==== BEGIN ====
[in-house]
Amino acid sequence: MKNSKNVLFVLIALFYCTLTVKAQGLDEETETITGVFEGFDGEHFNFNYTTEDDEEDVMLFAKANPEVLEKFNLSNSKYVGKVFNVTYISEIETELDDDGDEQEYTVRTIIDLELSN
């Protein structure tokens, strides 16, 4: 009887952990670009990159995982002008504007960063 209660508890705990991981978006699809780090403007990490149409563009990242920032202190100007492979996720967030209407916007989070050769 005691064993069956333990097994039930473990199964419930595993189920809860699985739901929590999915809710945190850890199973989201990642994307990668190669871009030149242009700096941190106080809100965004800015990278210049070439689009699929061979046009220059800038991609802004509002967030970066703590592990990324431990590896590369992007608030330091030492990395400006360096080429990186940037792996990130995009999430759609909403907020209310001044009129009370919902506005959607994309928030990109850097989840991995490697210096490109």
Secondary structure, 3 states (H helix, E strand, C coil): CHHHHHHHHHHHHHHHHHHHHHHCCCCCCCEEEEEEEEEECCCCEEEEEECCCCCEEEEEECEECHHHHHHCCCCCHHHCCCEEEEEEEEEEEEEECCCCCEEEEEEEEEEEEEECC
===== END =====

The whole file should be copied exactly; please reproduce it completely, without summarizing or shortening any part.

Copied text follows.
[in-house]
Amino acid sequence: MKNSKNVLFVLIALFYCTLTVKAQGLDEETETITGVFEGFDGEHFNFNYTTEDDEEDVMLFAKANPEVLEKFNLSNSKYVGKVFNVTYISEIETELDDDGDEQEYTVRTIIDLELSN
């Protein structure tokens, strides 16, 4: 009887952990670009990159995982002008504007960063 209660508890705990991981978006699809780090403007990490149409563009990242920032202190100007492979996720967030209407916007989070050769 005691064993069956333990097994039930473990199964419930595993189920809860699985739901929590999915809710945190850890199973989201990642994307990668190669871009030149242009700096941190106080809100965004800015990278210049070439689009699929061979046009220059800038991609802004509002967030970066703590592990990324431990590896590369992007608030330091030492990395400006360096080429990186940037792996990130995009999430759609909403907020209310001044009129009370919902506005959607994309928030990109850097989840991995490697210096490109």
Secondary structure, 3 states (H helix, E strand, C coil): CHHHHHHHHHHHHHHHHHHHHHHCCCCCCCEEEEEEEEEECCCCEEEEEECCCCCEEEEEECEECHHHHHHCCCCCHHHCCCEEEEEEEEEEEEEECCCCCEEEEEEEEEEEEEECC